Cap Corse. Unless you’re very new to this column, you know about my love affair with Corsica. There are a number of drinks specific to Corsica, but Cap Corse is special. It’s made in the north of the island, and it’s a sweet, “cooked wine”. It is served with ice, which helps in the Corsican heat. Perhaps part of my fondness for Cap Corse is tied up with memories; with a long stock of summer evenings on the terrace, ice tinkling in a glass, the earthy smell of a glass beneath my nose, the sea in the distance.
Schnapps. Yes, I know, it’s German, but it’s also Alsatian. I’ll have to tell you about Alsace soon—it’s a region of France that has been booted back and forth between France and Germany for… well forever, really. My first experience with schnapps was years ago, when I visited Alsace with a few friends, one of whom had family there, including an ancient uncle who had one farm and zero teeth and who made his own schnapps. It’s not easy to have a license to make distilled alcohol in France, and individuals who do have that privilege can only do so for their own consumption, and only if they’re really old (at least it seems that way). Anyway, we stopped off to see my friend’s uncle at his farm and he sat us around a table and poured each of us a healthy little glass of his homemade schnapps. Or maybe it was sweetened paint remover; hard to tell. He sat there and drank two for every one of ours, giggling the whole time and speaking Alsatian (a dialect of German, really) to my friend. After a few minutes I leaned over and whispered to the woman next to me, asking if she could look at my teeth and tell me if she saw anything strange. I was worried, you see, because I couldn’t feel my gums any more at all.
Calvados. Calvados is known as “the Norman Hole”. It is made from apples, which are abundant in Normandy, which is perhaps best known by Americans as the site of the D-day invasion, but which also happens to be a beautiful region in Northern France that abounds in apples and cows. Calvados, or “calva” to the locals, is reputed to have the property of allowing you to eat more: you gorge yourself, then have a shot of “the Norman hole” and it clears your stomach in some strange way so that you can gorge some more. I think it just makes you so drunk that you don’t protest any more, like Arak.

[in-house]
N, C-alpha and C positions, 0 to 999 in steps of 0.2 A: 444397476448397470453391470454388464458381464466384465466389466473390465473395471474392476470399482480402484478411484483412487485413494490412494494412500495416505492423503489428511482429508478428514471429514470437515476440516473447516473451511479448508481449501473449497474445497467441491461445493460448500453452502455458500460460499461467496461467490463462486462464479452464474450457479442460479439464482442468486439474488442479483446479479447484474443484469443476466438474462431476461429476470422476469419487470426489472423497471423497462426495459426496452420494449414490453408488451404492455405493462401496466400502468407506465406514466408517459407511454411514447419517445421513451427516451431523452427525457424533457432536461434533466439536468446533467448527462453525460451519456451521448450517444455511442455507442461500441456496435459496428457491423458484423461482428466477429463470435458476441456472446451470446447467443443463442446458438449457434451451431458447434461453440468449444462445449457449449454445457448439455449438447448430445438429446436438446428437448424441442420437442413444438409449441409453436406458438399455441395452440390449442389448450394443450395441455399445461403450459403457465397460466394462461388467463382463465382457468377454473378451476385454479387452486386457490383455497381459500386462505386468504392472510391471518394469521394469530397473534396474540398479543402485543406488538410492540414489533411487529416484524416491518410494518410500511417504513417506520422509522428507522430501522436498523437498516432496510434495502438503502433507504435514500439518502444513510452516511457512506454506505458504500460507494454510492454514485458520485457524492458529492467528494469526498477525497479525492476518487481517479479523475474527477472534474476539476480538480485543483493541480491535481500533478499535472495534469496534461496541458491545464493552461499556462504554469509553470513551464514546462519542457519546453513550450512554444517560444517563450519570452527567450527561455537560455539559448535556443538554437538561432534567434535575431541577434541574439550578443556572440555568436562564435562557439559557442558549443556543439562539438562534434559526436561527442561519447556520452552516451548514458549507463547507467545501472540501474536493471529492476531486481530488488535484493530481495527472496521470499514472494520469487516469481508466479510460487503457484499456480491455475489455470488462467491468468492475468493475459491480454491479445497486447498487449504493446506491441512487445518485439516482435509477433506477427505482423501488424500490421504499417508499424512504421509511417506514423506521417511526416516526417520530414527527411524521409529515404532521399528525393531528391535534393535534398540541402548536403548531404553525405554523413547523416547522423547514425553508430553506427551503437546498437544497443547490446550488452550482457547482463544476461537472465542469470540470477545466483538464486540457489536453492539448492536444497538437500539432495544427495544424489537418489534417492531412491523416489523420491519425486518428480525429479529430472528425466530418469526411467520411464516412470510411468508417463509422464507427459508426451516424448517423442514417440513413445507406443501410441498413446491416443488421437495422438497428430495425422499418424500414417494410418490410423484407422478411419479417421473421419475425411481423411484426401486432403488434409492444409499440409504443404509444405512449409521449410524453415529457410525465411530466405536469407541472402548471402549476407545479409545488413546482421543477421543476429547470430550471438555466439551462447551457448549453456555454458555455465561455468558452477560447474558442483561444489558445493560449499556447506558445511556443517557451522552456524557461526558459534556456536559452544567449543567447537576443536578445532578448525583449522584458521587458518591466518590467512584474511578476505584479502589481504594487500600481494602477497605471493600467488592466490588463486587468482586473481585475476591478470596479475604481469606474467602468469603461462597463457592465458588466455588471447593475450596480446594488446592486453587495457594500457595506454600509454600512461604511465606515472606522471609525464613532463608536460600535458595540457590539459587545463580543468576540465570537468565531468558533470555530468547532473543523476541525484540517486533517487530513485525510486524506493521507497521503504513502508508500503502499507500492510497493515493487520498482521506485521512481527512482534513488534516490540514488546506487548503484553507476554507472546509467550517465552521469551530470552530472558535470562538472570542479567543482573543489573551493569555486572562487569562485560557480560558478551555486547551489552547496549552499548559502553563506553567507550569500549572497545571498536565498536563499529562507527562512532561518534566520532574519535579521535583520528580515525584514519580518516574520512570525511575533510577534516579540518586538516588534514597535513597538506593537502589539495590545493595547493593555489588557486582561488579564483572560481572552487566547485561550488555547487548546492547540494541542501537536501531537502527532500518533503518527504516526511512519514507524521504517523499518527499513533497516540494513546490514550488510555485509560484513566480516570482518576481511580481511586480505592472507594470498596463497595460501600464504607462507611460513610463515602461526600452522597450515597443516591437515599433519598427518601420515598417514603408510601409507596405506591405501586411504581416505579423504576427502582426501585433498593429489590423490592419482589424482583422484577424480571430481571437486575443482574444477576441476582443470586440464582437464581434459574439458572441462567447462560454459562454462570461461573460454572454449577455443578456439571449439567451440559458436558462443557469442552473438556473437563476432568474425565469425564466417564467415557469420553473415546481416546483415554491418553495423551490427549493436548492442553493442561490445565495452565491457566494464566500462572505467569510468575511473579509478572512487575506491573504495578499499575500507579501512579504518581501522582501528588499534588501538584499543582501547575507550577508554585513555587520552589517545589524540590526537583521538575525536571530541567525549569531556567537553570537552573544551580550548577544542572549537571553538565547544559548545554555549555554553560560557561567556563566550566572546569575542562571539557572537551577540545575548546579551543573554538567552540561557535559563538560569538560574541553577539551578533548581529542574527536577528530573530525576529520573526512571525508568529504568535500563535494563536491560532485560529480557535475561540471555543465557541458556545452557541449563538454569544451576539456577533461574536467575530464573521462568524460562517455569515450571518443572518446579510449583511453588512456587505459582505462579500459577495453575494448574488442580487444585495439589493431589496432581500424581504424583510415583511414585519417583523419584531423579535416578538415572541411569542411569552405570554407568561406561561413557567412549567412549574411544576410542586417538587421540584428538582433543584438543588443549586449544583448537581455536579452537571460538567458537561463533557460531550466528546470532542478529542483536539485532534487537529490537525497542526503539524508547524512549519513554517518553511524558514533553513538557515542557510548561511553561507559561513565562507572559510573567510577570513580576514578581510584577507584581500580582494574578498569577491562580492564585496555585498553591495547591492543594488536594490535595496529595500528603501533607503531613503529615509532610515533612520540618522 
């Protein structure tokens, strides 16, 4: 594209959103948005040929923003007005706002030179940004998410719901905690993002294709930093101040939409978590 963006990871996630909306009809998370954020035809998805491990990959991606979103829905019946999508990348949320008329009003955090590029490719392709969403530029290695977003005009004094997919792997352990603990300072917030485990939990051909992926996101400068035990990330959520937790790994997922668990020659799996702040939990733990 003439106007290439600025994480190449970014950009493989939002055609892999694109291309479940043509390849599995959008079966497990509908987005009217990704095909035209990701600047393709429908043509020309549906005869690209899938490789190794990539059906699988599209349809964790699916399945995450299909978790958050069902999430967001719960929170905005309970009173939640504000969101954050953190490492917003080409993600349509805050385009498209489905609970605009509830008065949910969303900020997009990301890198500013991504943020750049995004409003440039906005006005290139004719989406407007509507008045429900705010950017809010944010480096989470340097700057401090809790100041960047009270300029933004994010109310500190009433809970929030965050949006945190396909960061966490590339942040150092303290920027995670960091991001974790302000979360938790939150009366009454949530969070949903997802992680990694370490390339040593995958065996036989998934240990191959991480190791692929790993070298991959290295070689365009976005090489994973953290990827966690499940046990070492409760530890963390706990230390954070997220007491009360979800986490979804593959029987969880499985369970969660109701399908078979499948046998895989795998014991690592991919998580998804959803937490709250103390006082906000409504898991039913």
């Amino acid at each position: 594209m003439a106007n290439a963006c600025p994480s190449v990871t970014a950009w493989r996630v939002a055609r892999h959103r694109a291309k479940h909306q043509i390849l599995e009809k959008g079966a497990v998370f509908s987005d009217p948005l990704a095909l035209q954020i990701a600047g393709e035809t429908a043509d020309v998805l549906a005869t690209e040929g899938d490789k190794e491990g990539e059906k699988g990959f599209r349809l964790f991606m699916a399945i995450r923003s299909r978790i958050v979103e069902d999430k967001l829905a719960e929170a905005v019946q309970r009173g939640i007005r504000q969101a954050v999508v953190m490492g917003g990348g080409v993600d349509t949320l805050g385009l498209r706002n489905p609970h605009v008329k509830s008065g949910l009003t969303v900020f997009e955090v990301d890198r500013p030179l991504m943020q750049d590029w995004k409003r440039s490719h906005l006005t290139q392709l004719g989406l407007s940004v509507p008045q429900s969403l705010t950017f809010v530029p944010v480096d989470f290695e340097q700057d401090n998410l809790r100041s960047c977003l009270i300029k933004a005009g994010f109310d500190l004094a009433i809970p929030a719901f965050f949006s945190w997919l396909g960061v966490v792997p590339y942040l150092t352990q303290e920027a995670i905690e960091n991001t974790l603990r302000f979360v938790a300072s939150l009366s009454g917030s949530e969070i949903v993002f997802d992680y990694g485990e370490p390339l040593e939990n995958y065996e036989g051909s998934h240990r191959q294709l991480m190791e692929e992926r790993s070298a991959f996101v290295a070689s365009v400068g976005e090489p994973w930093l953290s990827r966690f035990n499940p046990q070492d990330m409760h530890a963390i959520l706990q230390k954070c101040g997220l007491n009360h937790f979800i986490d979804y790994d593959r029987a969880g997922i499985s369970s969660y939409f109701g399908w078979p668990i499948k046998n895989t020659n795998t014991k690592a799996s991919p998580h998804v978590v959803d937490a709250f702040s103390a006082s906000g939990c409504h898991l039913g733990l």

Normans have a reputation of being hard drinkers, and what they drink is calva. I was actually injured by calvados once. I had gone off with my girlfriend at the time and another couple to visit the family of the other man, in Normandy. After an evening featuring fair amounts of calvados, my girlfriend and I retired to our room for the night. I then pulled a muscle in my leg. I won’t go into details, I’ll just say that the calvados undoubtedly dulled both my sense of pain and my inhibitions (not to mention common sense). The next morning, barely able to walk, I went to see my friend’s father, who was a physician, and who asked, with a French glint in his eye, what exactly I had been doing in my bedroom the previous evening that could have caused me to tear a muscle in my leg. When I tried to stutter a response he shushed me, said it didn’t matter, and gave me a cane and some pain relievers.
In the end, though, it was his fault—he had been the one who had given me all the calvados!
So, you see, while it can be a very interesting and culturally fascinating experience to try these different alcohols, be sure to use moderation, for drinking can be dangerous for your health. Then again, what the hell… cheers!